The IMF-Supported Programs of Poland and Russia, 1990-1994: Principles, Errors and Results
AbstractThe paper discusses four IMF-supported adjustment programs of Poland, 1990-1995, and two of Russia, 1992-1994, in terms of the underlying theory, policy objectives, assumptions, policies, errors and results. The paper suggests that the roles of the IMF and the World Bank have been helpful but, compared to the influence of domestic factors and local refomers, relatively modest. Transition-related features of the programs are the focus of the analysis. The specific topics include the choice of nominal anchors, the speed of disinflation, the choice of performance criteria, and the role of foreign economic assistance. The primary objective of this paper is to discuss the IMF-supported adjustment programs of Poland and Russia in terms of the underlying theory, policy objectives, explicit and implicit assumptions, proposed policies, major errors in assumptions and policies, and actual results. Throughout this discussion, the intention is to identify the influence of systemic features and transition circumstances. The analysis suggests that the roles of the IMF and the World Bank have been helpful but, compared to the influence of domestic factors and local reforms, relatively modest. Part I of the paper provides a discussion of the broad policy objectives, common and separate, of the authorities of Poland, Russia and the two Bretton Woods Institutions, the IMF and the World Bank. Part II outlines the theory underlying the standard IMF adjustment programs. Part III collects and discusses what according to this author have been the major errors in assumptions and policies. The aim is to identify the origins and the implications of those errors. Part IV provides an analysis of the actual adjustment programs. The major feature of this analysis is the discussion of aims and results of the various programs. Finally, Part V addresses the issue of the role of foreign financial assistance in transition economies.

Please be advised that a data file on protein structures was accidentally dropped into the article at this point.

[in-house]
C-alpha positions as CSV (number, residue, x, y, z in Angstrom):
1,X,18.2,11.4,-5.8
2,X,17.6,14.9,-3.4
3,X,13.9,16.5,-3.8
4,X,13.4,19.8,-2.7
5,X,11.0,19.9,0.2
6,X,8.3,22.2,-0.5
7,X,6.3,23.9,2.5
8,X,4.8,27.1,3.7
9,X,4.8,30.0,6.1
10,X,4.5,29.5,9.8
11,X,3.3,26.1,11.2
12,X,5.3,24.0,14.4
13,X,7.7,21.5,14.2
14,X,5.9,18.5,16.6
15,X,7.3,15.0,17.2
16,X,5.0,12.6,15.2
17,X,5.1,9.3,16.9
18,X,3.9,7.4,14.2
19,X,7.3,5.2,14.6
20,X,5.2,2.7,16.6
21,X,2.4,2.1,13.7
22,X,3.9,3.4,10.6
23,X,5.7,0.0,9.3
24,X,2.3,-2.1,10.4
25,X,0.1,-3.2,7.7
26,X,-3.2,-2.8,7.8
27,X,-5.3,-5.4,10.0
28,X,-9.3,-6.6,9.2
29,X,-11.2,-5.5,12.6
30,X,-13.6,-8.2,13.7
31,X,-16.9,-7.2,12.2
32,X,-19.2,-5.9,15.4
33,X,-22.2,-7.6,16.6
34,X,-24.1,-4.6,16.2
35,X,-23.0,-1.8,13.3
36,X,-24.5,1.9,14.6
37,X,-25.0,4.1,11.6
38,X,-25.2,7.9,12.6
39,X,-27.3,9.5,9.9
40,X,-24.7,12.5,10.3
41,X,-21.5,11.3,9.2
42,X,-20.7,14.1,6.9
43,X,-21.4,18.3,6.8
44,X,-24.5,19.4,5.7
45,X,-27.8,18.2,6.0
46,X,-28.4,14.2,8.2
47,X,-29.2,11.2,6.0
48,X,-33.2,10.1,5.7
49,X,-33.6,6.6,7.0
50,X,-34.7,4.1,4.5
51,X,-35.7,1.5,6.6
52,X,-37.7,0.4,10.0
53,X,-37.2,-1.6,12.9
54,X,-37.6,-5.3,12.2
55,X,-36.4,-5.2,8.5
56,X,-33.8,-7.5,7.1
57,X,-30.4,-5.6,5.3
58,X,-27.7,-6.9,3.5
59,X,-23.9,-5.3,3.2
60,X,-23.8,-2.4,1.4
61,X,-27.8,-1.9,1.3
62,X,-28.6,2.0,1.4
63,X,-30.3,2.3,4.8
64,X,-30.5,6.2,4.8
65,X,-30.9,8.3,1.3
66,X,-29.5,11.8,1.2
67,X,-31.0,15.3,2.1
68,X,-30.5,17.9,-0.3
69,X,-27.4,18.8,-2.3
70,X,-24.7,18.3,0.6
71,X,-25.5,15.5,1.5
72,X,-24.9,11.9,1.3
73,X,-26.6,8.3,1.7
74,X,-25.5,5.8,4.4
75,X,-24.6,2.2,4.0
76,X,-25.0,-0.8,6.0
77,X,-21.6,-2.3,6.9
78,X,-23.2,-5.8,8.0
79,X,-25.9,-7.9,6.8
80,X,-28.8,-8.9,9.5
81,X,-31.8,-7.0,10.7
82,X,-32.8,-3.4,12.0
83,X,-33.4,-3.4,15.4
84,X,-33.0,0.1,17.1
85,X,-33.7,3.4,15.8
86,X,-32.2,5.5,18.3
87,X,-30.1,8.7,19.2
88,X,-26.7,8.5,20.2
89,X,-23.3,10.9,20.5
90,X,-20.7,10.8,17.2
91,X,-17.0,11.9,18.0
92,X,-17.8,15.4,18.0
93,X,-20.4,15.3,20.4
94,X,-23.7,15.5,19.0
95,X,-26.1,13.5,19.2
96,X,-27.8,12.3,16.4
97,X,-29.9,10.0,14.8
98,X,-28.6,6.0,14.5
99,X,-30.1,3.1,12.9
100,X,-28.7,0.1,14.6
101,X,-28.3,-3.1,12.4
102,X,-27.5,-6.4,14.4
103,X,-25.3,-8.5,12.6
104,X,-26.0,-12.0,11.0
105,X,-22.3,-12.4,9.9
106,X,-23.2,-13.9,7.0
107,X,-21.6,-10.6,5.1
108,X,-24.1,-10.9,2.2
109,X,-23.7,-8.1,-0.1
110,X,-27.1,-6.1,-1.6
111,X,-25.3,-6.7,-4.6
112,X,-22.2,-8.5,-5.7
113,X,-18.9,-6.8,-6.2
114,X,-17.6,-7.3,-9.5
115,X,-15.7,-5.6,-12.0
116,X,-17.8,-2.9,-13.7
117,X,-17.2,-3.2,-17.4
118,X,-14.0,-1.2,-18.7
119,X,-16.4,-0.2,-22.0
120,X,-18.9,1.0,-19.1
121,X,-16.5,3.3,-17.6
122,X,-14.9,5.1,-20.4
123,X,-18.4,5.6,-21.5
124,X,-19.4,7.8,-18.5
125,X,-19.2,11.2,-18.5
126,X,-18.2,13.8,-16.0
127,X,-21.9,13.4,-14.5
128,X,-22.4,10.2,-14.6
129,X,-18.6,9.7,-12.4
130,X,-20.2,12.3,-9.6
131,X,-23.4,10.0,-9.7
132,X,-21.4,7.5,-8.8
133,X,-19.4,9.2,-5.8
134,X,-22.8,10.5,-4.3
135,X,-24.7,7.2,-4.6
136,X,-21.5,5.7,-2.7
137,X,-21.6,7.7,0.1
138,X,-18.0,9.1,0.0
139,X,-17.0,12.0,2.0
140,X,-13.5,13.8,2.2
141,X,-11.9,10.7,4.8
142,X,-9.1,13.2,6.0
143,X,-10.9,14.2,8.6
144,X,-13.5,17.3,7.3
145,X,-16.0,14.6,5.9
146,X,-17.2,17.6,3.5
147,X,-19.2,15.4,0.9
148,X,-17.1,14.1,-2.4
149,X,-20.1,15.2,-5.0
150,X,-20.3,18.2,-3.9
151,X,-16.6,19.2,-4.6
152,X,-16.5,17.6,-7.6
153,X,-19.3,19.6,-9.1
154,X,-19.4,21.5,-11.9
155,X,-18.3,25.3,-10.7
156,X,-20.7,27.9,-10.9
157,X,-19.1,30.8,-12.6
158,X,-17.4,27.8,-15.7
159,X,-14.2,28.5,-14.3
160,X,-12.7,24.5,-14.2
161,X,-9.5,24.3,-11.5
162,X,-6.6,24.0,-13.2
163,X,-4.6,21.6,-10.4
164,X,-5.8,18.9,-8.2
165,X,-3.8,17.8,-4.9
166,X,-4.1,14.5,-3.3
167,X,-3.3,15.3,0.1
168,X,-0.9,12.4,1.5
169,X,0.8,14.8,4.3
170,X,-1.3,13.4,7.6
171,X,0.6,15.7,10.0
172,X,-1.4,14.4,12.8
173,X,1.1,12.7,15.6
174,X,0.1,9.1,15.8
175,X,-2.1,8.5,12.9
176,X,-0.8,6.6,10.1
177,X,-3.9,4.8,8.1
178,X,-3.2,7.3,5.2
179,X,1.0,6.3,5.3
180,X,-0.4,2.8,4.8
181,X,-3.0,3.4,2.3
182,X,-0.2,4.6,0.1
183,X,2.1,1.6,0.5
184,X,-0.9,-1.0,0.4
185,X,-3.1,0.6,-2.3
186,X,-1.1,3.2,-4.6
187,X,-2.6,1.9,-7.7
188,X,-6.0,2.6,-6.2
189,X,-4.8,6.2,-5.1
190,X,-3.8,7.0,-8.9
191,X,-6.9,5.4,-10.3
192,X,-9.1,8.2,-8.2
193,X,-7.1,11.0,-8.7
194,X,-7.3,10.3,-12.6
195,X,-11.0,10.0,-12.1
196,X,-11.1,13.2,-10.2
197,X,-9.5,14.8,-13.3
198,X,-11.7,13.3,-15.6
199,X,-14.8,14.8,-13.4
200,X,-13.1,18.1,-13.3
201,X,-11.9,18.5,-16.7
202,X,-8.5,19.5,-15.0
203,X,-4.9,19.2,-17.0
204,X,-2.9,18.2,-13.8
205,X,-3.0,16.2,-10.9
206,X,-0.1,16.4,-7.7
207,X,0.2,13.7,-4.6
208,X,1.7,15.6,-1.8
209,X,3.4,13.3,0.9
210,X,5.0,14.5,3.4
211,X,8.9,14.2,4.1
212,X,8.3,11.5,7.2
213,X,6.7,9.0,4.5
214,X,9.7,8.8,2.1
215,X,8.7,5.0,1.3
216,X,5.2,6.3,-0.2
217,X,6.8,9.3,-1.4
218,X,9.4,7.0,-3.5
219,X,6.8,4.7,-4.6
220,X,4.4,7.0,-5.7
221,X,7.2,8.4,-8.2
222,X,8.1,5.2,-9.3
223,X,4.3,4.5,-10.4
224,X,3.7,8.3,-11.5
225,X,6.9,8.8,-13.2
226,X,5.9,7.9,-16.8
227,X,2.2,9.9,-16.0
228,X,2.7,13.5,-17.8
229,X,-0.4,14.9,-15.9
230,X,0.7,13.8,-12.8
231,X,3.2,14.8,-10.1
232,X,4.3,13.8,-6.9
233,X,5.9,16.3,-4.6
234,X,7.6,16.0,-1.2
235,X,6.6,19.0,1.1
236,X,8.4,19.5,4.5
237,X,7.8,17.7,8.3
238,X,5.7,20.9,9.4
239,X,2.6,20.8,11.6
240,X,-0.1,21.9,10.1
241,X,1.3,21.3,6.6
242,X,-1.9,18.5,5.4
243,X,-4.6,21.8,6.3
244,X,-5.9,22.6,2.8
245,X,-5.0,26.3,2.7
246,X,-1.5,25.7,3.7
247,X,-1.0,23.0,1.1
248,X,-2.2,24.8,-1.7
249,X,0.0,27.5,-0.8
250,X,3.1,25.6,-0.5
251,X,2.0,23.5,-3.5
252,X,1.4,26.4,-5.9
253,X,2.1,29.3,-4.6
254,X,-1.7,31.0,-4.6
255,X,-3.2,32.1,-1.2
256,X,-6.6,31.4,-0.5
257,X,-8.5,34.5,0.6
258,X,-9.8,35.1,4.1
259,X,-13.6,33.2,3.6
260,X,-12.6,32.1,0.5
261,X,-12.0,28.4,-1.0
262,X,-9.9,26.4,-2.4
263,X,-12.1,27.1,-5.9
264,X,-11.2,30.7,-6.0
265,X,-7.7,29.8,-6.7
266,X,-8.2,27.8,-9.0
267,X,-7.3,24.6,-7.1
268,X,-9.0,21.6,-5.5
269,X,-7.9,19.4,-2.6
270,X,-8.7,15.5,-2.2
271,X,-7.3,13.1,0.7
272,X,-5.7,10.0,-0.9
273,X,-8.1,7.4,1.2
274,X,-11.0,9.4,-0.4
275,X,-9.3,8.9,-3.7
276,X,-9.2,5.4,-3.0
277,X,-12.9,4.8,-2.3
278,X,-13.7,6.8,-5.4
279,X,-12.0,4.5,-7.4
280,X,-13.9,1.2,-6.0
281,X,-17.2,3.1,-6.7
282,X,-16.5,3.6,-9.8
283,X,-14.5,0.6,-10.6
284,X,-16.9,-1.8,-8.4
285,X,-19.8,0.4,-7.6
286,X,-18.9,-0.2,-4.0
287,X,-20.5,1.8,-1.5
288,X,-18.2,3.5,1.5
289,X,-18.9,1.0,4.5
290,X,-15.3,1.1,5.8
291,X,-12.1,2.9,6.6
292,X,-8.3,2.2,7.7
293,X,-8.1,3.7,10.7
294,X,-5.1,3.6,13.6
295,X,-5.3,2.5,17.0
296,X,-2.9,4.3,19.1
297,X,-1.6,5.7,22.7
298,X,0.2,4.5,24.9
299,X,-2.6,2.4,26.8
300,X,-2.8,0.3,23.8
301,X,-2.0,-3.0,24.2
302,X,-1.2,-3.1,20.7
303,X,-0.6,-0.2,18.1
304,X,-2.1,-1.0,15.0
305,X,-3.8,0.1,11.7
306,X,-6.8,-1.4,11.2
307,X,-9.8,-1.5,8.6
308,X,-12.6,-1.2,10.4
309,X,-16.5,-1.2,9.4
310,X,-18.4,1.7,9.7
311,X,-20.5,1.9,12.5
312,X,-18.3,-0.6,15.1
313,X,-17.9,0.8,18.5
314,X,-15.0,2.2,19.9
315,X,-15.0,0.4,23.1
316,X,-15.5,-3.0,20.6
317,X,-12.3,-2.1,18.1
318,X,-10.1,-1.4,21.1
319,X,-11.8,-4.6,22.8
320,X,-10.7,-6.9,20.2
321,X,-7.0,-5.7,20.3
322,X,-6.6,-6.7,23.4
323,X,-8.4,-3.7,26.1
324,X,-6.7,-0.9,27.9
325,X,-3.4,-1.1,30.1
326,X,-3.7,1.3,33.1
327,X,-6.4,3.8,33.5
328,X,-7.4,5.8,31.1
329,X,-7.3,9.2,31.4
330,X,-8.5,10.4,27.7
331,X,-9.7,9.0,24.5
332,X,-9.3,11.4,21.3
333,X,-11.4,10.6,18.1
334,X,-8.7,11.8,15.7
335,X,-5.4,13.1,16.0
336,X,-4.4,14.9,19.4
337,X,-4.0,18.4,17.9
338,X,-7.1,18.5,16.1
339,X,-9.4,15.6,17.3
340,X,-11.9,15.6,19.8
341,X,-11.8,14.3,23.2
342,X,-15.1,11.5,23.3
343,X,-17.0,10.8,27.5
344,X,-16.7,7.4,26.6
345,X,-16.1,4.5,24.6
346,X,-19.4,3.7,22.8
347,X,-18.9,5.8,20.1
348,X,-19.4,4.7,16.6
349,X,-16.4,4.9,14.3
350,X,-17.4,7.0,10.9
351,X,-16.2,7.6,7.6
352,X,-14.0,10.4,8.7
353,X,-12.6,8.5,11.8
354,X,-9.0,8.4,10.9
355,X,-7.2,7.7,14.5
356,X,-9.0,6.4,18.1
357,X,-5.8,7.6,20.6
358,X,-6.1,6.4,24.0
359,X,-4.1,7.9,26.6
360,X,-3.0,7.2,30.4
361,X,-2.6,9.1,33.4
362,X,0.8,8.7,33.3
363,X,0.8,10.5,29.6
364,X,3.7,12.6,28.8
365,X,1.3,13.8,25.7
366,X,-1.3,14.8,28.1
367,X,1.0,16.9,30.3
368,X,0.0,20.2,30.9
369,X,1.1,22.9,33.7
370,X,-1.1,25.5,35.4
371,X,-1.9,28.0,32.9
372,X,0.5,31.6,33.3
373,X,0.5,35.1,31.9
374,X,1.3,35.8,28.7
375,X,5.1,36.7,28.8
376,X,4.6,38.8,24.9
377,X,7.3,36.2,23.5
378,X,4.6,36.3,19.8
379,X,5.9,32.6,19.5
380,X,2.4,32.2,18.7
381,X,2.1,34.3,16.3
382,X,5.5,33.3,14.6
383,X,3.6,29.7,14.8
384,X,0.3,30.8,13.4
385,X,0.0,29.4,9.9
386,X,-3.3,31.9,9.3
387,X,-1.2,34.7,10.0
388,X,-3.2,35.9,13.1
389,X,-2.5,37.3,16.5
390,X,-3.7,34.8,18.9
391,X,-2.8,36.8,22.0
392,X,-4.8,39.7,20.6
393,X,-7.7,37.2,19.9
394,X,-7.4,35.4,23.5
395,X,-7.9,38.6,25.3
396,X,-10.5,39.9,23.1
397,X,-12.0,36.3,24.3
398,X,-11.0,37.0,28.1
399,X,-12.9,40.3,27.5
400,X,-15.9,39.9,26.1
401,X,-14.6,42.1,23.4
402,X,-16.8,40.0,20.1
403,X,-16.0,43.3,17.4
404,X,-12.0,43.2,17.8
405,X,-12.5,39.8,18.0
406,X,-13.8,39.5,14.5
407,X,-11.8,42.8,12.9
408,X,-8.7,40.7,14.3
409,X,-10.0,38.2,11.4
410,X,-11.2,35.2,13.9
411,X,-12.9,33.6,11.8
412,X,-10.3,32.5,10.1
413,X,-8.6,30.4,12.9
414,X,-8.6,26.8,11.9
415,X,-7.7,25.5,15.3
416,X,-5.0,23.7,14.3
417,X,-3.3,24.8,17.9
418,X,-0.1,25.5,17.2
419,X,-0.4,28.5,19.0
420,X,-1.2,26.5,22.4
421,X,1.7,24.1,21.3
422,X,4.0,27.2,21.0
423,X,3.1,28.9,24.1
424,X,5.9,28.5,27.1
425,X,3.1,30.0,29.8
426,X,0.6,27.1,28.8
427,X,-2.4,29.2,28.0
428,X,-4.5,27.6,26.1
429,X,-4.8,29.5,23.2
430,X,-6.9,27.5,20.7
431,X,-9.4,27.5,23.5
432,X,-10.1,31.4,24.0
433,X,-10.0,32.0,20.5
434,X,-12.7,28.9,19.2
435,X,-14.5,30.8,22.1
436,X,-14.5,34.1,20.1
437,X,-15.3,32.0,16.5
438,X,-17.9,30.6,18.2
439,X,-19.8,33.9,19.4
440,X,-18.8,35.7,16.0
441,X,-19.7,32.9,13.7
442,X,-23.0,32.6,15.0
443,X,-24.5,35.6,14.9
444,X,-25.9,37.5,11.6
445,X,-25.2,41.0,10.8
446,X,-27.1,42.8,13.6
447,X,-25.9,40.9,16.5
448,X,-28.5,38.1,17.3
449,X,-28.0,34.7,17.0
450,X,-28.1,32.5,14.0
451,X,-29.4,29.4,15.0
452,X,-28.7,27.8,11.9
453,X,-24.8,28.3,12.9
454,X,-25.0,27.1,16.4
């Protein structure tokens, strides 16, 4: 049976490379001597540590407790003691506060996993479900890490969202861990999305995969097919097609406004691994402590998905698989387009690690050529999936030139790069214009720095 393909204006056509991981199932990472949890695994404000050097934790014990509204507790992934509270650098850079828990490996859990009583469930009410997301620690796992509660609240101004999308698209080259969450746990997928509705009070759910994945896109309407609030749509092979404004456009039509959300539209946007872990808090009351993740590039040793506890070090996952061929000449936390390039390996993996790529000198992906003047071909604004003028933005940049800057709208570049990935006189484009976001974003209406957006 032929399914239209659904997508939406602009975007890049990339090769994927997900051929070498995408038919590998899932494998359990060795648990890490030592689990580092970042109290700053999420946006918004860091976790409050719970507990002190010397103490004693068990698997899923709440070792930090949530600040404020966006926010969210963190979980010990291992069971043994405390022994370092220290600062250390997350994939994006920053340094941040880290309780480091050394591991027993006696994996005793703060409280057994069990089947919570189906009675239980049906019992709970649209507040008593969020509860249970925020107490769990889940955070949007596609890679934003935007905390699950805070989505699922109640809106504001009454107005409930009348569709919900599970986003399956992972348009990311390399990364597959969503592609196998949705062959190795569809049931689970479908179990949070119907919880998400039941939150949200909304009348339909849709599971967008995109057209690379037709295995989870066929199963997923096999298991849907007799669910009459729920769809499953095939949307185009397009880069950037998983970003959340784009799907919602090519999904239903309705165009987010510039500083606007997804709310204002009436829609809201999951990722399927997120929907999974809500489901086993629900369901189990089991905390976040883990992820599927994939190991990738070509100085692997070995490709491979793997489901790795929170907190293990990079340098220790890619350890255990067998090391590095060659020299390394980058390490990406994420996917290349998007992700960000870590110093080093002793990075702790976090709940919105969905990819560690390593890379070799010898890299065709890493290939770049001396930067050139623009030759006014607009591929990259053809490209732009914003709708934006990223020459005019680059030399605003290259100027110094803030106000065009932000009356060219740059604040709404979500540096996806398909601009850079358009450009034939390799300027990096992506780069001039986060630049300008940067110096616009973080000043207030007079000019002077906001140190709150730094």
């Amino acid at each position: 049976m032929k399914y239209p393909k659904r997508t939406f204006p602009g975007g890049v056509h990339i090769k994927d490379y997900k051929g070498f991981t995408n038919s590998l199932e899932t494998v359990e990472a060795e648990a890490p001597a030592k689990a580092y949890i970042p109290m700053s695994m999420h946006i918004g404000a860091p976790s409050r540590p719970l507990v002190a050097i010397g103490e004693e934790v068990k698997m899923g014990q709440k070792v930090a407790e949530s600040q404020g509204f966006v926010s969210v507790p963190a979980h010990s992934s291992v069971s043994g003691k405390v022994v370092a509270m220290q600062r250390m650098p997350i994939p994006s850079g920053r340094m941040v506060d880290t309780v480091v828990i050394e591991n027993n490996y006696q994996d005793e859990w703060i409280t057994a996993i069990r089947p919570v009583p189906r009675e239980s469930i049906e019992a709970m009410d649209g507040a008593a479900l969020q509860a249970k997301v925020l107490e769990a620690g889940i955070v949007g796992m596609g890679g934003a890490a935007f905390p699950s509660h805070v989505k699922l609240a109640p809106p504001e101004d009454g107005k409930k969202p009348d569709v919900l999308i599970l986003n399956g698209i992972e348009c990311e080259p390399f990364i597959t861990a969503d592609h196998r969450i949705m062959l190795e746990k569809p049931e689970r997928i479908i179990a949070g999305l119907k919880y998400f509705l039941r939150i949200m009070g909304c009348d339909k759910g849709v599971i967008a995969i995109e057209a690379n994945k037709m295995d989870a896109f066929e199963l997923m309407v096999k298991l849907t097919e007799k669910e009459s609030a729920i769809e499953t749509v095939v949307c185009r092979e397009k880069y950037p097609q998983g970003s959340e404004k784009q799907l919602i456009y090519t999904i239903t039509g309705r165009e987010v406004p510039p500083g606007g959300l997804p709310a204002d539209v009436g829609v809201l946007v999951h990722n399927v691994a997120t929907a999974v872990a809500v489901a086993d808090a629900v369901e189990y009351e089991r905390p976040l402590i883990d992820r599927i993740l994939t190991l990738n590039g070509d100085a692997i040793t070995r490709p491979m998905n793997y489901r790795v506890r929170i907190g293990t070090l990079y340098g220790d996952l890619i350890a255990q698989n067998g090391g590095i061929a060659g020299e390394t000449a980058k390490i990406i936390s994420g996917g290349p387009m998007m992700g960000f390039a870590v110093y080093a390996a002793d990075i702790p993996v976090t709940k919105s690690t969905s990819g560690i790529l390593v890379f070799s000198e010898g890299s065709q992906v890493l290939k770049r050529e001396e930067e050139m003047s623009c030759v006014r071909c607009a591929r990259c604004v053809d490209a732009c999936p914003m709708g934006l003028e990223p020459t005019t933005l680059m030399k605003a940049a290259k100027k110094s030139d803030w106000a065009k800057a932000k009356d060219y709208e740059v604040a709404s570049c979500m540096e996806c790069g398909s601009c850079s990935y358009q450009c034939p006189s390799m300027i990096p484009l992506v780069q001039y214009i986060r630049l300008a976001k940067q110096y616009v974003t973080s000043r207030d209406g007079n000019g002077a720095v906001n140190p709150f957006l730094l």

Download InfoIf you experience problems downloading a file, check if you have the proper application to view it first. In case of further problems read the IDEAS help page. Note that these files are not on the IDEAS site. Please be patient as the files may be large.
Bibliographic InfoPaper provided by CASE-Center for Social and Economic Research in its series CASE Network Studies and Analyses with number 0036.
Length: 35 Pages
Date of creation: 1995
Date of revision:
Poland; Russia; IMF; World Bank;
Please report citation or reference errors to , or , if you are the registered author of the cited work, log in to your RePEc Author Service profile, click on "citations" and make appropriate adjustments.:
- Wyplosz, Charles, 1993.
"After the honeymoon: On the economics and the politics of economic transformation,"
European Economic Review,
Elsevier, vol. 37(2-3), pages 379-386, April.
- Wyplosz, Charles, 1992. "After the Honeymoon: On the Economics and the Politics of Economic Transformation," CEPR Discussion Papers 734, C.E.P.R. Discussion Papers.
- Portes, Richard, 1994. "Transformation Traps," Economic Journal, Royal Economic Society, vol. 104(426), pages 1178-89, September.
- Blanchard, Olivier Jean, 1994. "Transition in Poland," Economic Journal, Royal Economic Society, vol. 104(426), pages 1169-77, September.
- Schaffer, Mark, 1993. "The enterprise sector and emergence of the Polish fiscal crisis, 1990-91," Policy Research Working Paper Series 1195, The World Bank.
- William Easterly & Paulo Vieira Cunha, 1994. "Financing the storm: macroeconomic crisis in Russia 1," The Economics of Transition, The European Bank for Reconstruction and Development, vol. 2(4), pages 443-465, December.
- Marek Dabrowski, 2001. "Currency Crises in Emerging Markets - Selected Comparative Studies," CASE Network Reports 0041, CASE-Center for Social and Economic Research.
For technical questions regarding this item, or to correct its authors, title, abstract, bibliographic or download information, contact: (Katarzyna SidÅ‚o).
If references are entirely missing, you can add them using this form.